Evaluation of the real degree of IP routers

> By Elie Rotenberg, Christophe Crespelle and Matthieu Latapy

Evaluation of the real degree of IP routers

Evaluation of the real degree of IP routers

Here, we aim at measuring the IP-level neighborhood of internet core routers in a rigorous way.

We proceed as follows. First, we send traceroute probes from many monitors distributed in the internet towards a given target router. Then we consider the last but one IP adress of each traceroute measurement as a neighbor of the target.
The underlying idea is that, if we use sufficiently many monitors, distributed enough on the internet, then we will discover all the neighbors of the target.

However, because of erroneous information delivered by traceroute, we may also discover fake neighbors.
For instance, if there exist two paths m-a-b-c-t and m-a-d-t from monitor m to target t, the discovered path may be m-a-b-t if traceroute probes follow twice the first path then the second one. In this case, we see b as a neighbor of t, which is a mistake.

The appearance of such fake neighbors is due to routing dynamics, which often occurs because of load balancing. See also this video and this one.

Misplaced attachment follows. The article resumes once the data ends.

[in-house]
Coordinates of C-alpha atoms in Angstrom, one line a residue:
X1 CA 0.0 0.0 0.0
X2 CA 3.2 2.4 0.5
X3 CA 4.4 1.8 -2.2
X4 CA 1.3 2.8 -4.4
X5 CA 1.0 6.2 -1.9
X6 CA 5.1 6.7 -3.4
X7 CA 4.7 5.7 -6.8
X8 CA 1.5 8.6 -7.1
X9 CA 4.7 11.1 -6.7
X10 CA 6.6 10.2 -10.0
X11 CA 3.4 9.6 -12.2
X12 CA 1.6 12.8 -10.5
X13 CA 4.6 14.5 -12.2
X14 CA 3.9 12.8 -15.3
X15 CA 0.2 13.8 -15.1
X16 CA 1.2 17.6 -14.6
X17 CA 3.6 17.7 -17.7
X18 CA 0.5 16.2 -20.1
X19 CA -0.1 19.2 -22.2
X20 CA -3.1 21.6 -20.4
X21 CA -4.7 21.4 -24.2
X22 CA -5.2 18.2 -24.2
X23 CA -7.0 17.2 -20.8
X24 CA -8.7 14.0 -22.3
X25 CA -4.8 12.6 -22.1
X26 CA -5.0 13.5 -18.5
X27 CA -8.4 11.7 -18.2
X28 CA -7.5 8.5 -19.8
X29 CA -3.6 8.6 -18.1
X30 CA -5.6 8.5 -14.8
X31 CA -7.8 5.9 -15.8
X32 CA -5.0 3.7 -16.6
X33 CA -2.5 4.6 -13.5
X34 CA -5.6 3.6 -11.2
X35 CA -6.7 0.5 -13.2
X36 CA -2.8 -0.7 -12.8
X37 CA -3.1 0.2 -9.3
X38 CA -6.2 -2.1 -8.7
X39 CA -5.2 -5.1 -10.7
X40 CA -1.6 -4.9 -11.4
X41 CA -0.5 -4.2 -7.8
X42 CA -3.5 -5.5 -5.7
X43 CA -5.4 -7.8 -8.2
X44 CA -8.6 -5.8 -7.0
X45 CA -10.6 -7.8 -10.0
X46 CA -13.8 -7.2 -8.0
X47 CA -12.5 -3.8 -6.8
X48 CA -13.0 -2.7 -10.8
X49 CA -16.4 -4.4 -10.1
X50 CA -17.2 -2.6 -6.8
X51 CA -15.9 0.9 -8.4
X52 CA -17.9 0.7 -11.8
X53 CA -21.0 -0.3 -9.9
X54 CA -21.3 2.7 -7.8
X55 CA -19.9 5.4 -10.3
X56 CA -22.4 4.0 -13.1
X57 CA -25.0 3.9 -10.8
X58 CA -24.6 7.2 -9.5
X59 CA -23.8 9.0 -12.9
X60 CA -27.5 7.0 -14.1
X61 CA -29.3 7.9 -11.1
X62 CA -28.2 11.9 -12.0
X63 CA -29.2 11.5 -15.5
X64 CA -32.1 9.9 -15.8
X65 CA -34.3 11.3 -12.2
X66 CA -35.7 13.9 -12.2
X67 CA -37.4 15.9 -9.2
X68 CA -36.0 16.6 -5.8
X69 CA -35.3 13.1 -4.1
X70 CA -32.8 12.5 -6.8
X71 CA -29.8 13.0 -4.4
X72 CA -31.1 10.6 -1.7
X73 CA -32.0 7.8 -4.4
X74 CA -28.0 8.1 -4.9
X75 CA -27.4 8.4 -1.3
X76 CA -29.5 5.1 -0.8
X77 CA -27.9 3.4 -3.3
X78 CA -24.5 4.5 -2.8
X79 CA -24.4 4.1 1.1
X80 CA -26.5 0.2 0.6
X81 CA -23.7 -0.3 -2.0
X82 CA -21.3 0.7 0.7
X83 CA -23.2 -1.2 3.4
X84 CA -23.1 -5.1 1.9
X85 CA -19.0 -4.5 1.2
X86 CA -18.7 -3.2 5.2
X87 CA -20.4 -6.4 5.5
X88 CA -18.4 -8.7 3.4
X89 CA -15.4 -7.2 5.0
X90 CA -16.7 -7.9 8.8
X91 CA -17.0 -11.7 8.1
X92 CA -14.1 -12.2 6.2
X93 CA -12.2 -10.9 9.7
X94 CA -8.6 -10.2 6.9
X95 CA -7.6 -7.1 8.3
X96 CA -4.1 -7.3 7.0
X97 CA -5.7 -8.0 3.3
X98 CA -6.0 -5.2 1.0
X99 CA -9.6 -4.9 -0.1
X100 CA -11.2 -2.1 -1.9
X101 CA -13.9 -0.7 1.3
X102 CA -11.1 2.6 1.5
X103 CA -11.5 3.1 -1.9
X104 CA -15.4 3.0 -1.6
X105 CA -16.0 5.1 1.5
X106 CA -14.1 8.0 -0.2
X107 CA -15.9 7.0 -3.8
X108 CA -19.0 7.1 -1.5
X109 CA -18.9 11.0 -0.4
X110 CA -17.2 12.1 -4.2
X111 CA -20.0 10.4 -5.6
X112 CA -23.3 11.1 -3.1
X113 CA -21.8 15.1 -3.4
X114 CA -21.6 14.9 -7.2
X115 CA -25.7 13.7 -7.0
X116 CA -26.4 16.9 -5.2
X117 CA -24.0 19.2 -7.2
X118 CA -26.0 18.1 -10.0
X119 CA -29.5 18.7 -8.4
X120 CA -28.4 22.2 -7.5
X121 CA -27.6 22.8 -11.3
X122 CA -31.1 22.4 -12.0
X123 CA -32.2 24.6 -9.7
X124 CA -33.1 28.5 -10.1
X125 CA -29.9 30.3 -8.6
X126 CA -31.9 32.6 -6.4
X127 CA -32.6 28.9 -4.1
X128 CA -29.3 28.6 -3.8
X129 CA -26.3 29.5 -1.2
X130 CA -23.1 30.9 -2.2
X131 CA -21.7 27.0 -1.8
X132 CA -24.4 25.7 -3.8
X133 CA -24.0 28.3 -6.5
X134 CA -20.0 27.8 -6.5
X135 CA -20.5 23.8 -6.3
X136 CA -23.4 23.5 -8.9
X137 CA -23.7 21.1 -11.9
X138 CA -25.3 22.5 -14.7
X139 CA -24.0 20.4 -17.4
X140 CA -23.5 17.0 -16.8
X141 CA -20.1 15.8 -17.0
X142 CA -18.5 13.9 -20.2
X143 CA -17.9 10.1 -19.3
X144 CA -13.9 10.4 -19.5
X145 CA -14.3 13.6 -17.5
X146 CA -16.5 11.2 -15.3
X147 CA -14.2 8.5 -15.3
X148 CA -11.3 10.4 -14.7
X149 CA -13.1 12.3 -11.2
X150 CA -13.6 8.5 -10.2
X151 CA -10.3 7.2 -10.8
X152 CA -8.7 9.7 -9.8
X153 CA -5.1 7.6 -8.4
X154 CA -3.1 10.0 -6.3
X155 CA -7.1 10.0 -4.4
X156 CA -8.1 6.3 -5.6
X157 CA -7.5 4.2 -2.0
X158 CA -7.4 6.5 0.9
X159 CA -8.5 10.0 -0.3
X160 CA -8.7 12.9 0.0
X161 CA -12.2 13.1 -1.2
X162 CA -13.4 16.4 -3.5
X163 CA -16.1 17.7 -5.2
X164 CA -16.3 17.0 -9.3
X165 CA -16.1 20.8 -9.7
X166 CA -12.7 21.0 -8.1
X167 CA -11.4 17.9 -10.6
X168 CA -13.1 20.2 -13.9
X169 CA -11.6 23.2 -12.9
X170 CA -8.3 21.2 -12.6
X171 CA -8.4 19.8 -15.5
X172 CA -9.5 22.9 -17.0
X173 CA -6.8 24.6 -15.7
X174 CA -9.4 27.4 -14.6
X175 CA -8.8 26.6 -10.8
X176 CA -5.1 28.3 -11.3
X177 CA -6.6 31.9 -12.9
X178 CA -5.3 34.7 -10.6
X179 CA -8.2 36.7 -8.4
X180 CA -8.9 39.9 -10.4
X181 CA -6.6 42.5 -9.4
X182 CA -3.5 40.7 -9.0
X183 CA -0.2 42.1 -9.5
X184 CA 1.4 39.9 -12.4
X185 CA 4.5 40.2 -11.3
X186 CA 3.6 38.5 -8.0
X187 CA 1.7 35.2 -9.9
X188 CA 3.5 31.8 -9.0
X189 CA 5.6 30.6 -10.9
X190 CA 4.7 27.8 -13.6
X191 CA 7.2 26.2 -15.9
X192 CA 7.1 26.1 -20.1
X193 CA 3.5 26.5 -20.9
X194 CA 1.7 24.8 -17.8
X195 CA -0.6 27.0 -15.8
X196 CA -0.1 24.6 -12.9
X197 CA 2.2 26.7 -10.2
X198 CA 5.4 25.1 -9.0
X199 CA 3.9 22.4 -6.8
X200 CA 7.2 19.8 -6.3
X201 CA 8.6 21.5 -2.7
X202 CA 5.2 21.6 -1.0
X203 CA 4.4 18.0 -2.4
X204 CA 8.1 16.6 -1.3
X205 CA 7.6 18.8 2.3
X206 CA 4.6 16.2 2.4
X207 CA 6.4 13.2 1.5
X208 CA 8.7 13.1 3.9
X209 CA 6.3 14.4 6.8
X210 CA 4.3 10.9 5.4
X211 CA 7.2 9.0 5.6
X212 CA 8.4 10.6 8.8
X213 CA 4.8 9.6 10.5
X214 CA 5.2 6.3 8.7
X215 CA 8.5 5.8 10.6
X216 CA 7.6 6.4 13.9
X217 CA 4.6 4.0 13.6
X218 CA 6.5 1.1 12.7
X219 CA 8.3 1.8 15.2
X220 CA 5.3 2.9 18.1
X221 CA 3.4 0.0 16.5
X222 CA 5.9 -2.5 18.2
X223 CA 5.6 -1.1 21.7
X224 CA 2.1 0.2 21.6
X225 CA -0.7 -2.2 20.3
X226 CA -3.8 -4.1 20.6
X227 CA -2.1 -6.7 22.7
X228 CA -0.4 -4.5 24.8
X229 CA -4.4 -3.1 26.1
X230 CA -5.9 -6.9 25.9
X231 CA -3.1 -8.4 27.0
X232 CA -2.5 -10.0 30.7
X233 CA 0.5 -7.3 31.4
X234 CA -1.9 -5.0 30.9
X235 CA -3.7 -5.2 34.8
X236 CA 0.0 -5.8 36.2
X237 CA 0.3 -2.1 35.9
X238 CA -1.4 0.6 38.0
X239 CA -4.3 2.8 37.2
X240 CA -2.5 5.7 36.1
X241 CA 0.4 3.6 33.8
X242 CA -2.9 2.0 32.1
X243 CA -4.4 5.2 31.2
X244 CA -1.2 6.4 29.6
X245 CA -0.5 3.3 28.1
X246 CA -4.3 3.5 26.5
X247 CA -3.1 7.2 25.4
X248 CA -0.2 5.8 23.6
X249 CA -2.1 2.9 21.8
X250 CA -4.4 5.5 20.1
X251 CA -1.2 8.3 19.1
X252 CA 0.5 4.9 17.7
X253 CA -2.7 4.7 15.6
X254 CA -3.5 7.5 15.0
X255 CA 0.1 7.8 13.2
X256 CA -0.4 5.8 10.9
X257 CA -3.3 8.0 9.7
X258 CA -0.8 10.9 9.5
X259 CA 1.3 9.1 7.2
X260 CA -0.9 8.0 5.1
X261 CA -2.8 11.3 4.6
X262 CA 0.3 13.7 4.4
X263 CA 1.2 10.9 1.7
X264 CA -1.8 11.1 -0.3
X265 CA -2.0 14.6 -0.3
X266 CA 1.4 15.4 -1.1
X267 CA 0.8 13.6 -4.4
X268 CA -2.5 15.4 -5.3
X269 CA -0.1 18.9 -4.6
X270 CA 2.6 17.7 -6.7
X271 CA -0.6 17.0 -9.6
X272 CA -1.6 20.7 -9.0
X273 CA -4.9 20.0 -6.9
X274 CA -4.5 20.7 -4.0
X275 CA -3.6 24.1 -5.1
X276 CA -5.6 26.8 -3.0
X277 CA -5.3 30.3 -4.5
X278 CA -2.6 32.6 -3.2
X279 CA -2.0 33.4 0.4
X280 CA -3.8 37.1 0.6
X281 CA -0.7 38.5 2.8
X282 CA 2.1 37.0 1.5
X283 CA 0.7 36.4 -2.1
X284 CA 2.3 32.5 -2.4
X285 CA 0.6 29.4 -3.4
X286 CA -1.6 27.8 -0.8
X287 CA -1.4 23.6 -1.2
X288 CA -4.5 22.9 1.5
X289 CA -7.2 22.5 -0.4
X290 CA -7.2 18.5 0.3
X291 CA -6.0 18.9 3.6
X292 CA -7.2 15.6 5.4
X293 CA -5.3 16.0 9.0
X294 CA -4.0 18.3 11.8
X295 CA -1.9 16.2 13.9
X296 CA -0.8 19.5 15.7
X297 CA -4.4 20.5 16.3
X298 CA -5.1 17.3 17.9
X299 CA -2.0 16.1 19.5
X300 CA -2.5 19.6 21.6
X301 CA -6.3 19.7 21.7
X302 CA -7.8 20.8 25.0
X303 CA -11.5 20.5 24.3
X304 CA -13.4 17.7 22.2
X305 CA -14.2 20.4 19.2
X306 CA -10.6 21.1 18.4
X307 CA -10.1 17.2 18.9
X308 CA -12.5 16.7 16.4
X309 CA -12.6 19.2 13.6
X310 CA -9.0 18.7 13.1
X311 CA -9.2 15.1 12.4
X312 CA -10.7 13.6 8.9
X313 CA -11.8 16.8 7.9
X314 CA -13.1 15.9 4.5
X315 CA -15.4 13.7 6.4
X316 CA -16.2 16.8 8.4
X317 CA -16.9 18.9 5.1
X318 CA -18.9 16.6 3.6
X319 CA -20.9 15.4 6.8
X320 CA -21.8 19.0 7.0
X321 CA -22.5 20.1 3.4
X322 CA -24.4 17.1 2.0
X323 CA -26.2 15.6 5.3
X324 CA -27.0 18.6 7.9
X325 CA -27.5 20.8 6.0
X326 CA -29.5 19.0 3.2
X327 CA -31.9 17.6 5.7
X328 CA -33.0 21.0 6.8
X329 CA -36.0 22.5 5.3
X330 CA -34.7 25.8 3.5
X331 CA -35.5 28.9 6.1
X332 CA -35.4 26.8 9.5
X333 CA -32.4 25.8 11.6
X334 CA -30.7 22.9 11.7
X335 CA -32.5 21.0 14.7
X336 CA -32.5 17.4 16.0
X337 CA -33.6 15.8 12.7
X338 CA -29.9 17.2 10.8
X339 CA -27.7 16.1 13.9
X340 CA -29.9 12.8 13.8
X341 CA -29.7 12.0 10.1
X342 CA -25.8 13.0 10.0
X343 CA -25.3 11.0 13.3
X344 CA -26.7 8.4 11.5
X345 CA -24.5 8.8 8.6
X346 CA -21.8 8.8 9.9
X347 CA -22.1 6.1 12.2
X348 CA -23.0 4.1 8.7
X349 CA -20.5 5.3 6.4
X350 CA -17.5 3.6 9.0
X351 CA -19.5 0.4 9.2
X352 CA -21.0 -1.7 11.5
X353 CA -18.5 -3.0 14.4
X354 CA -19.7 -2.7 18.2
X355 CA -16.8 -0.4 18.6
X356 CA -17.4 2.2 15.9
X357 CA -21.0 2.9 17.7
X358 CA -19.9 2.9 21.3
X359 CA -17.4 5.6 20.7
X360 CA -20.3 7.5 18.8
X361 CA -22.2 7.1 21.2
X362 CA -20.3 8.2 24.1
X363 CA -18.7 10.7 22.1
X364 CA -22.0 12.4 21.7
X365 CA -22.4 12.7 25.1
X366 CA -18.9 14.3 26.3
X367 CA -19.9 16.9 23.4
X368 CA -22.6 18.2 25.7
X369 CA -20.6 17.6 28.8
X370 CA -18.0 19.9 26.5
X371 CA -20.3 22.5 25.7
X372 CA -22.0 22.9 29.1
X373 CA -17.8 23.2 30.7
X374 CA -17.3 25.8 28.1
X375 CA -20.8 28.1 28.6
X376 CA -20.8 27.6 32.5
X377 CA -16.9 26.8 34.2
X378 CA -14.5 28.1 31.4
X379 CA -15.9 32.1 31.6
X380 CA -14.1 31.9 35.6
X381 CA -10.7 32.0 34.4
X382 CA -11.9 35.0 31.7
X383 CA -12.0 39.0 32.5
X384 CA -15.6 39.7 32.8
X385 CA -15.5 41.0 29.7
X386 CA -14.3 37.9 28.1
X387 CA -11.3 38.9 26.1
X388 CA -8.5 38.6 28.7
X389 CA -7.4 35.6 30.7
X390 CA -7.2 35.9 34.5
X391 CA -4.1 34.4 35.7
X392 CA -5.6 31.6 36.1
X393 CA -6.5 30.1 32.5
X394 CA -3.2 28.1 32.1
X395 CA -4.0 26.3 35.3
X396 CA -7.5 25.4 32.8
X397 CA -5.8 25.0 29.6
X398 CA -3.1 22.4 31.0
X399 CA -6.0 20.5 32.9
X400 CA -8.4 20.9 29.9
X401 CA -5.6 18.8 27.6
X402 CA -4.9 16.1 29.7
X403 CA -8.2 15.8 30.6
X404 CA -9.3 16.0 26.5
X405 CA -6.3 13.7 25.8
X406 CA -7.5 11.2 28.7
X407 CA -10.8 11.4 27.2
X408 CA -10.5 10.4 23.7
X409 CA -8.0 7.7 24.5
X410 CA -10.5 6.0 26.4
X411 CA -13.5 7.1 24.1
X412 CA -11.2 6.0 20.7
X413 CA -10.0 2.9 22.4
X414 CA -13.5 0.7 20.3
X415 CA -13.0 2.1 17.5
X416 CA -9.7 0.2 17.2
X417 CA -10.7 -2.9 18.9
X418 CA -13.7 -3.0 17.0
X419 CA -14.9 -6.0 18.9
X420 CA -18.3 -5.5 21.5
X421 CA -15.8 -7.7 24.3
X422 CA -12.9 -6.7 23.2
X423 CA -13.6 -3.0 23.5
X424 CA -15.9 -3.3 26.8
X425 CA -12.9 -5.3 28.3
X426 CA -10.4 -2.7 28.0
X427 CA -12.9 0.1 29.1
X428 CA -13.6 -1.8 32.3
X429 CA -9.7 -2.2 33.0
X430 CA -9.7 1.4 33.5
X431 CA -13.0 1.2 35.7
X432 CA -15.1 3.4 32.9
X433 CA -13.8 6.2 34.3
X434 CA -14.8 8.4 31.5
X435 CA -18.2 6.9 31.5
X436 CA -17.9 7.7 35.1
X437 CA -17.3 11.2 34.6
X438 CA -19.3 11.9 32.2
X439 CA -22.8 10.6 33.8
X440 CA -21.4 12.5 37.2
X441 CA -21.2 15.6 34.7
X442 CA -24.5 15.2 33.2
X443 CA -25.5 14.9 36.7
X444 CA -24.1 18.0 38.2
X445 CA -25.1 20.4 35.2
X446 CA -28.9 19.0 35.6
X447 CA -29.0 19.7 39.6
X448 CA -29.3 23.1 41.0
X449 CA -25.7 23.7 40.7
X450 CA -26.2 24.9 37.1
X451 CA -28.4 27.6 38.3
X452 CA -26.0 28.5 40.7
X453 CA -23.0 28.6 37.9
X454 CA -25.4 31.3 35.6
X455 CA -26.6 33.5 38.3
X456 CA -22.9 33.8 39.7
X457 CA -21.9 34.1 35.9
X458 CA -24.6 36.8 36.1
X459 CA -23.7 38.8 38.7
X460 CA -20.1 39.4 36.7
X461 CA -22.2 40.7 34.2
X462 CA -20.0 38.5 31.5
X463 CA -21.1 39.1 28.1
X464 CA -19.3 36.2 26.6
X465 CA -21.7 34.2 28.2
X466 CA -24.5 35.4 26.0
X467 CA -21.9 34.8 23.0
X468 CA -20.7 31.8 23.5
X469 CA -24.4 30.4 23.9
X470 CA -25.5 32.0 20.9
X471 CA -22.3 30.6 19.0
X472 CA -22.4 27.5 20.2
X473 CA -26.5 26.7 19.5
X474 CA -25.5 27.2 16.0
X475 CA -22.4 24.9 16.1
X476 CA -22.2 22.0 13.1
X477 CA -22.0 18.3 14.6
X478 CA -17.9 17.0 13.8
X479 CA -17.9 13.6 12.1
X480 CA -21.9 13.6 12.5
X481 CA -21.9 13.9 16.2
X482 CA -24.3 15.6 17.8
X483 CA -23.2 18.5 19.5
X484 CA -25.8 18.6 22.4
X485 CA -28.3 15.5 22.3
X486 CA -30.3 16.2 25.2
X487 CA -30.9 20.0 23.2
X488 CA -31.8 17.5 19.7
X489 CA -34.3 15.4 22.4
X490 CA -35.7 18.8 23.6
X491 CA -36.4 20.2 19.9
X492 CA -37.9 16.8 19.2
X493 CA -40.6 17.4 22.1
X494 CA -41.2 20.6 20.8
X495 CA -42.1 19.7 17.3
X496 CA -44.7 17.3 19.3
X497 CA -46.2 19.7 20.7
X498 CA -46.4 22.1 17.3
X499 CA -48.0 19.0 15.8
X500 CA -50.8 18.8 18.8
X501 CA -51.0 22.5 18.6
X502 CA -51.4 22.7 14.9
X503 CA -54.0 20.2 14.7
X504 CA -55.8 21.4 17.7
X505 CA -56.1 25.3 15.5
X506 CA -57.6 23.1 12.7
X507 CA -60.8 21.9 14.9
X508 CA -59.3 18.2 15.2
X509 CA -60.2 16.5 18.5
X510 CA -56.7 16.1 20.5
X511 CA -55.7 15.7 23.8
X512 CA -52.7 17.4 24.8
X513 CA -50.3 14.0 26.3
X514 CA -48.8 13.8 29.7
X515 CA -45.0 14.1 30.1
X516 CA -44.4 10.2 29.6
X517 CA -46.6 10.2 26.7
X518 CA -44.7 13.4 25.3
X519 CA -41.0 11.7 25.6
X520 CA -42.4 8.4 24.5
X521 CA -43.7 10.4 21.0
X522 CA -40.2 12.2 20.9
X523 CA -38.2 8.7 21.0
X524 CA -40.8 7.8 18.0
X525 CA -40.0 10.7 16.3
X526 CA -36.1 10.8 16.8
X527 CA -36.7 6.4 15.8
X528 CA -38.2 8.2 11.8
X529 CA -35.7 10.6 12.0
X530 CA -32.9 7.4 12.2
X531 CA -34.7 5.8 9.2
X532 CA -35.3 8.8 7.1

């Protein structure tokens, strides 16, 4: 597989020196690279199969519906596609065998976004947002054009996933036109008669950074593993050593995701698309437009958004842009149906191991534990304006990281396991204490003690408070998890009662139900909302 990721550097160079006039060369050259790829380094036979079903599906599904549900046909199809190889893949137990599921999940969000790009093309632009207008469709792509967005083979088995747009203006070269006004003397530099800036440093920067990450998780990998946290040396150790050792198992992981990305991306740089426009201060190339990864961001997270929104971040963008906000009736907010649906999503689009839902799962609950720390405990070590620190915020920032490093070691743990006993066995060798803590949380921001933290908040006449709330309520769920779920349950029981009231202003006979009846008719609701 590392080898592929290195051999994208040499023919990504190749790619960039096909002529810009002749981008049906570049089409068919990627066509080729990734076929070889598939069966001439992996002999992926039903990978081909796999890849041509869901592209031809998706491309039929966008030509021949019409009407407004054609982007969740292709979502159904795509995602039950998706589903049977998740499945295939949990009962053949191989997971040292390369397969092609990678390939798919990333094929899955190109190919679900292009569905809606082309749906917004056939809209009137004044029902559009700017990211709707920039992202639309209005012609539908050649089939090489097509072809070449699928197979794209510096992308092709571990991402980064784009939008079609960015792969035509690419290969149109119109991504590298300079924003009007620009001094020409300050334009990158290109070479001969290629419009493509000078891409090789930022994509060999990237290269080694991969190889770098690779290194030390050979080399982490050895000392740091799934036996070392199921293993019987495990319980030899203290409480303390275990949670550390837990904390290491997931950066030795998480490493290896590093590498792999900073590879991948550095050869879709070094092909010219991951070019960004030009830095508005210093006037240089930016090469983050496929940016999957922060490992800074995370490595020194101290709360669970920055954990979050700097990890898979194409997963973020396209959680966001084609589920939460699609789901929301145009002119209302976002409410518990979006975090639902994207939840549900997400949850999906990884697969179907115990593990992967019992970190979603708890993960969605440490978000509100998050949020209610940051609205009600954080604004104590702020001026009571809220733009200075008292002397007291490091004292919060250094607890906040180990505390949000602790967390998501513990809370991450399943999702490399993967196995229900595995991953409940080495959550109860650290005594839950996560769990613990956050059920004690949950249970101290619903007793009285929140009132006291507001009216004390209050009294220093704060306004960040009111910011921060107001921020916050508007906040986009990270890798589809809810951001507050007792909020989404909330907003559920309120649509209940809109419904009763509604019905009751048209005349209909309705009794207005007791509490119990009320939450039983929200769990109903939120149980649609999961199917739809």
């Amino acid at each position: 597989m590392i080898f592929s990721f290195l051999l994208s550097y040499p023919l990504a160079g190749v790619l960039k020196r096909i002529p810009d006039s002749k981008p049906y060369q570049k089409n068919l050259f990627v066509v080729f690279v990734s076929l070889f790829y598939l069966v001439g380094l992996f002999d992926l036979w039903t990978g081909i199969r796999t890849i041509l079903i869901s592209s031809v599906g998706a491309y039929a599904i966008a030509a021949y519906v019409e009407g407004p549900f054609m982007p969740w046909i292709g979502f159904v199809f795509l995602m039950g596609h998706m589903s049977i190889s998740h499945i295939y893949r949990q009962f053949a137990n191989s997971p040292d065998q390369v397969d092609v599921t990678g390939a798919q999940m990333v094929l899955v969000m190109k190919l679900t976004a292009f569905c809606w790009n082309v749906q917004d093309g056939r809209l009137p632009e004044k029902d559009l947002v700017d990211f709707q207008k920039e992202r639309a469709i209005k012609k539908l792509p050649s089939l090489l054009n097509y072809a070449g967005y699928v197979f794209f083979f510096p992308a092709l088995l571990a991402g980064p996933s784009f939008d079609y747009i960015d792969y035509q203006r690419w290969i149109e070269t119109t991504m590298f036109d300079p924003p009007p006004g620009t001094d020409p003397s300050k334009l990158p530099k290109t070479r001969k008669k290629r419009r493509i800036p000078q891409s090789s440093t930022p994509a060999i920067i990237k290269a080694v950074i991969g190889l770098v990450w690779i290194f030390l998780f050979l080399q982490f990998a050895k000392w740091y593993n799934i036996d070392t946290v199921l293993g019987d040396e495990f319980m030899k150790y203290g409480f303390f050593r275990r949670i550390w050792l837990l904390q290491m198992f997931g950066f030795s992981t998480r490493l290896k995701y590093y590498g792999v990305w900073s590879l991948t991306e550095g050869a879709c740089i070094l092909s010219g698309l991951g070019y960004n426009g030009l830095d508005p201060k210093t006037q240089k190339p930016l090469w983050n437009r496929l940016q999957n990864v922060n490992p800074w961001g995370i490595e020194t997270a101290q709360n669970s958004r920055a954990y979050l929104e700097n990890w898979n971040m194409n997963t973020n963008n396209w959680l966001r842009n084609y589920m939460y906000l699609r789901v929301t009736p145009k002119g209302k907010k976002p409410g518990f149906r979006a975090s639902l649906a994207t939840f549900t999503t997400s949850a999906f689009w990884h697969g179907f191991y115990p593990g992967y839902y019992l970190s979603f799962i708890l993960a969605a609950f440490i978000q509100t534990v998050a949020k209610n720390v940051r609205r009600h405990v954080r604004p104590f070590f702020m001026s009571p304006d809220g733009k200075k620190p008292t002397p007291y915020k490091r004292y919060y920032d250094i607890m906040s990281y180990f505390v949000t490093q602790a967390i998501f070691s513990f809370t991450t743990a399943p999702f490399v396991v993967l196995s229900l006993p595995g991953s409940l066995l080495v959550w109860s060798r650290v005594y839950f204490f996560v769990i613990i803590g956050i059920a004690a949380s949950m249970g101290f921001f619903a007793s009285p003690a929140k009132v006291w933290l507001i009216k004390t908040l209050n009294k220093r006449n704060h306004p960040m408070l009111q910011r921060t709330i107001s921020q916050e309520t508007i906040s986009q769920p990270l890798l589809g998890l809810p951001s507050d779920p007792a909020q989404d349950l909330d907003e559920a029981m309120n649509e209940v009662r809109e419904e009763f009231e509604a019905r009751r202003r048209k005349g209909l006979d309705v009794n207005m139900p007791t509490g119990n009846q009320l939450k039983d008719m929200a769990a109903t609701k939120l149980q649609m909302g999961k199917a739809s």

Notice however that, if all paths have the same length, the fact that traceroute may mix different routes does not lead to observation of fake neighbors anymore.

We therefore send several probes from each monitor to the selected target and discard monitors from which we observe routes of different length.
One question rises: will there be enough monitors left to discover all the neighbors of the target?

For the above plot, we conducted a measurement involving 477 monitors and 8071 random targets. Each traceroute from each monitor to each destination is repeated 10 times. For each destination, we computed the number of monitors whose routes to this destination all have the same length, and we plotted the cumulative distribution of this value. In other words, a point with coordinates (x,y) means that exactly x targets obtained all traceroutes with the same length from y monitors or less.

The plot shows that only 980 targets out of 8 071 (roughly 12%) have less than 350 monitors producing all its traceroute of the same length. Using simulations (not presented here), we have provided strong evidence that such a number is large enough to discover all neighbors of the target, as long as the degree of the target is not too high (typically 50 or less). Thus, our method is able to produce complete and exact neighborhood of most of core routers, and it is robust to routing dynamics.

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